The following websites provide useful information on starting a career in international development:
Resources available in the Careers Service:
The following job profiles include descriptions of typical duties, entry requirements and case studies.
International aid/development worker
Logistics and distribution manager
These are only a few of the roles available within development. People working within this sector work in a wide range of roles including:
Gaining work experience with an international development organisation can greatly improve your chances of getting a job; not only does it show your commitment and motivation but it can also help you build up a valuable network of contacts. Voluntary work with development agencies is extremely popular and competition is fierce.
Many charities and development organisations do not offer work experience in developing countries, but have opportunities in their UK offices including fundraising, administration, finance and IT roles. All of these roles are vital to these organisations and will still demonstrate your commitment to development work and look good on your CV. See develop essential skills for some alternative ways to gain experience.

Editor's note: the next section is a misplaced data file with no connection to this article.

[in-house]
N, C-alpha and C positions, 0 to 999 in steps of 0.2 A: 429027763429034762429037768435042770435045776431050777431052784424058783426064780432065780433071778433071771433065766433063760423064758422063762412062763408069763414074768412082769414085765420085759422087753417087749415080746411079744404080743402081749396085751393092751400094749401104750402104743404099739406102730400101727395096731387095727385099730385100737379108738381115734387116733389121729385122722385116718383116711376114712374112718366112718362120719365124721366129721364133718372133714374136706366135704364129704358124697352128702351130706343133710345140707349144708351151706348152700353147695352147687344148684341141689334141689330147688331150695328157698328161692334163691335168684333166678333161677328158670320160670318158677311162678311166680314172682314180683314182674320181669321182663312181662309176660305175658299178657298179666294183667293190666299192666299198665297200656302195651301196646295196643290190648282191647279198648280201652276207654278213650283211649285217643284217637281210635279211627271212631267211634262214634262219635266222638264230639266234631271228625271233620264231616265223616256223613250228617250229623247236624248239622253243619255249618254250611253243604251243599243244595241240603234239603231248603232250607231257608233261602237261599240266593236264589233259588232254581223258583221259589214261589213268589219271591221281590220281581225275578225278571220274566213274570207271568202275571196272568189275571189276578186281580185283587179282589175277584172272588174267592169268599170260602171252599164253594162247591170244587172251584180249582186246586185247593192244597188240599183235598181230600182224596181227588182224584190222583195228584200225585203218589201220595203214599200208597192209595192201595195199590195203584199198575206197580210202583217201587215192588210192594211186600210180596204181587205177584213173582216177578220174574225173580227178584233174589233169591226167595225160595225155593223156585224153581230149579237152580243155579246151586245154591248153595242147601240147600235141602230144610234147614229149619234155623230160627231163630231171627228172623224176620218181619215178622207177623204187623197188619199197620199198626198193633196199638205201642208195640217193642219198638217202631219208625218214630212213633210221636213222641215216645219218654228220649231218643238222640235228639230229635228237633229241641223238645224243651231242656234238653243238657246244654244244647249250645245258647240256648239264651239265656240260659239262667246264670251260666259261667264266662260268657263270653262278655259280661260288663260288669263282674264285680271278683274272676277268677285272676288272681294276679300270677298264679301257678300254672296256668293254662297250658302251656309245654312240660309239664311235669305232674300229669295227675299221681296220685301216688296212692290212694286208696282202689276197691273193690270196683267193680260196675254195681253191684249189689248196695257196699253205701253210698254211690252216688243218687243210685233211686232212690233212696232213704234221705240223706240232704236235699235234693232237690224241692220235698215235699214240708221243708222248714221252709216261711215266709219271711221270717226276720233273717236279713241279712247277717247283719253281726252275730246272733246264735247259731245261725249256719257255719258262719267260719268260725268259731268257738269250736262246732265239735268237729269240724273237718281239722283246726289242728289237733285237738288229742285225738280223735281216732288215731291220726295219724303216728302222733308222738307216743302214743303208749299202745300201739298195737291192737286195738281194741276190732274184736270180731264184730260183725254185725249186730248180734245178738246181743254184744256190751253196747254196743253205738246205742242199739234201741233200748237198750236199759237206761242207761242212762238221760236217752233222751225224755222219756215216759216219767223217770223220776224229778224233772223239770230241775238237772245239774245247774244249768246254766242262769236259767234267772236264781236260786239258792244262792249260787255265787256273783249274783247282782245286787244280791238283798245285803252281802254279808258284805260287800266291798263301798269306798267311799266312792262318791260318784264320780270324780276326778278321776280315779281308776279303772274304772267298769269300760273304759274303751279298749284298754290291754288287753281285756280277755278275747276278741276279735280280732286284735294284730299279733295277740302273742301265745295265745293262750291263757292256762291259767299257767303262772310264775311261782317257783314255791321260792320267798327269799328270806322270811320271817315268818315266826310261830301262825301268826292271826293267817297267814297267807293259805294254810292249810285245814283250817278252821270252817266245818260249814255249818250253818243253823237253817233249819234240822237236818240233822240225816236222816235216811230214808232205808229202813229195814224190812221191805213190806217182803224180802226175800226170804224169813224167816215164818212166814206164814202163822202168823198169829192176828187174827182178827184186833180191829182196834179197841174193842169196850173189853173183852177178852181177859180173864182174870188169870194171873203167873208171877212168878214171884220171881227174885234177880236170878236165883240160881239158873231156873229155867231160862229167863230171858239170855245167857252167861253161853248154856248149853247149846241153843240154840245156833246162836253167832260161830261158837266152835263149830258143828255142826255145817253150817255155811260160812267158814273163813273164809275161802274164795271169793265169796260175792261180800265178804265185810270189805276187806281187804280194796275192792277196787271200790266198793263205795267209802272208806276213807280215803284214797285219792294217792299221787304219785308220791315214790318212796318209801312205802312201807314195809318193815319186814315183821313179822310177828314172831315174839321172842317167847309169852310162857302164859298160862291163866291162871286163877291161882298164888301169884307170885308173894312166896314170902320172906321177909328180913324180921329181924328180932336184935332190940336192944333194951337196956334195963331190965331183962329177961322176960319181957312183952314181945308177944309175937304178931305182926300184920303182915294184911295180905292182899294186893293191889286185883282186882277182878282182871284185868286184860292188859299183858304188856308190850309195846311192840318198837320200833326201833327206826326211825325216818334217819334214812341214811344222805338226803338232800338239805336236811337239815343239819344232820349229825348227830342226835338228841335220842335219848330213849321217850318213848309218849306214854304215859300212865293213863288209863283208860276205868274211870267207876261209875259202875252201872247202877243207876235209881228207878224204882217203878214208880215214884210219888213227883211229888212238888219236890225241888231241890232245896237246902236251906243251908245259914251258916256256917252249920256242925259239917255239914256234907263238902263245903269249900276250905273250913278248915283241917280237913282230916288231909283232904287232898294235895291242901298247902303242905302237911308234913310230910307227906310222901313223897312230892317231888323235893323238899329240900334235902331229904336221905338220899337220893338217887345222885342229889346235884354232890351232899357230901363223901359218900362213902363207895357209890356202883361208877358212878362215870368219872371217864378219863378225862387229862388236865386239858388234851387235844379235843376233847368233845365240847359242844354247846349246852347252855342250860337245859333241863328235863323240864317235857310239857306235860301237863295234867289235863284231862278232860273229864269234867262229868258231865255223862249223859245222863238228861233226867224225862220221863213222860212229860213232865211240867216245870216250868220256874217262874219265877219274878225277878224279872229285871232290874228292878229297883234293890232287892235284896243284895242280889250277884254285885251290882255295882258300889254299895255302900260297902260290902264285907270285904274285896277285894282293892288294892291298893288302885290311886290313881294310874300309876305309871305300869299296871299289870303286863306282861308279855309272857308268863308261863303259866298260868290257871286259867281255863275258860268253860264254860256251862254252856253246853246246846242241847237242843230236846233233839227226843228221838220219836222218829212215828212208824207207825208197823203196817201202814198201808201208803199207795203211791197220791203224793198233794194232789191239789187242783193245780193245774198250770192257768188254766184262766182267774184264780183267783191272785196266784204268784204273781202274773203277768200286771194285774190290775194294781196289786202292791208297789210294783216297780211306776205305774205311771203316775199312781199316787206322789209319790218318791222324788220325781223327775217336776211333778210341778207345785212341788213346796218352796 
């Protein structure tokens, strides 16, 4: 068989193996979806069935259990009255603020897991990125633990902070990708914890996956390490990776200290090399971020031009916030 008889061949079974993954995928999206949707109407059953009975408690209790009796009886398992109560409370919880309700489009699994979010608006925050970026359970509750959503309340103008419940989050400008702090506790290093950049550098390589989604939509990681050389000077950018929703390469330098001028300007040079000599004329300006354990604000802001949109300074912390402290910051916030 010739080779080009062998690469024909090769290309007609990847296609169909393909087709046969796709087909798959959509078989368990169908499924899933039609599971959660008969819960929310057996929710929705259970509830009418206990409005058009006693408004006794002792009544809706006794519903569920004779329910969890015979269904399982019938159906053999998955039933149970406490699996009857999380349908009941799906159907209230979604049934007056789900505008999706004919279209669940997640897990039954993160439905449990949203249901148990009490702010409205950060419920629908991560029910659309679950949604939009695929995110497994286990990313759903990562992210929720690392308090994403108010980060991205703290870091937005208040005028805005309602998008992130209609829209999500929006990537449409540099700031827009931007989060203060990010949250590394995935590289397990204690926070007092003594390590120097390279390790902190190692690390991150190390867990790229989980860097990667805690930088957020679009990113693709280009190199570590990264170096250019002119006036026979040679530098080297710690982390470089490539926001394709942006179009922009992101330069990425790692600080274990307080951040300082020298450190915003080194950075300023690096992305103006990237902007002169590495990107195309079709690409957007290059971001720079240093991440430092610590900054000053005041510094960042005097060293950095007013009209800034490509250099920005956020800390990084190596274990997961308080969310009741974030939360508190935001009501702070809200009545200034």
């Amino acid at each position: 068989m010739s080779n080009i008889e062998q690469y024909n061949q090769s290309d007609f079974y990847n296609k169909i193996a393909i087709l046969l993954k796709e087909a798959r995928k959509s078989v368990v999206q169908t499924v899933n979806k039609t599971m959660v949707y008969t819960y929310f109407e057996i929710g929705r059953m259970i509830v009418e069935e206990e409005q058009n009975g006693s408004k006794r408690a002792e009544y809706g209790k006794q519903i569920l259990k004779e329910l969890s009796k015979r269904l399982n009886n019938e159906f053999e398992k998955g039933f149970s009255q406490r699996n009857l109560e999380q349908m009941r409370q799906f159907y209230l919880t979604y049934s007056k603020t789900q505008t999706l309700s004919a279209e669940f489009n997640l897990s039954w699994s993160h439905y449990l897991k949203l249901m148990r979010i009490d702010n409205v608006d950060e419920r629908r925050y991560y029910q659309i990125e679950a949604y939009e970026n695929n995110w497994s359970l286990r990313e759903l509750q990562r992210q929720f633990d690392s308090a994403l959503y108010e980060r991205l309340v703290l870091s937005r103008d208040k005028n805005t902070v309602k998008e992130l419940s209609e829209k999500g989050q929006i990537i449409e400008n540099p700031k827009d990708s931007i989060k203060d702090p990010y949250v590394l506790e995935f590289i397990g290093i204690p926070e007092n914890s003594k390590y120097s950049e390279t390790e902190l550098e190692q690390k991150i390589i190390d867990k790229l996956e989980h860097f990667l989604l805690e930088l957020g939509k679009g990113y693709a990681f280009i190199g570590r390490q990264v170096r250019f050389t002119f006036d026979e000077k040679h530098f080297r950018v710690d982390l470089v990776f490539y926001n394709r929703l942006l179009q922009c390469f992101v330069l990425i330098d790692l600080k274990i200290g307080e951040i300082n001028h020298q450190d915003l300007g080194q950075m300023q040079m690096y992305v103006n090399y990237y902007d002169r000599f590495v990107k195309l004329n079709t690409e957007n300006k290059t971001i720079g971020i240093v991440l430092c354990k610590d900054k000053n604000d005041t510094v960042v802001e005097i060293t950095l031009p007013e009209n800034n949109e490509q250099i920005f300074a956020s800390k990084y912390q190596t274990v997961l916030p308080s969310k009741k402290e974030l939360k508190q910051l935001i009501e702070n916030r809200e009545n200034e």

Some charities, development organisations and an increasing number of commercial companies offer work experience in developing countries. Ethical Volunteering and articles on the Comhlamh and University of London websites provide useful advice on questions you might want to ask before committing to a placement. See also PEPY Tours' Tips and tricks for learning before helping to help you choose a responsible placement.
It is extremely important that you research the organisation and what the placement will involve before you commit yourself and pay any money.
The following websites contain information on work experience and voluntary opportunities in the UK and overseas:
If you are having difficulty finding experience that is directly relevant, consider:
Need more help?
See Vacancy sources and employers for links to voluntary opportunities and organisations you could apply to directly, on a speculative basis (i.e. not in response to an advertised vacancy).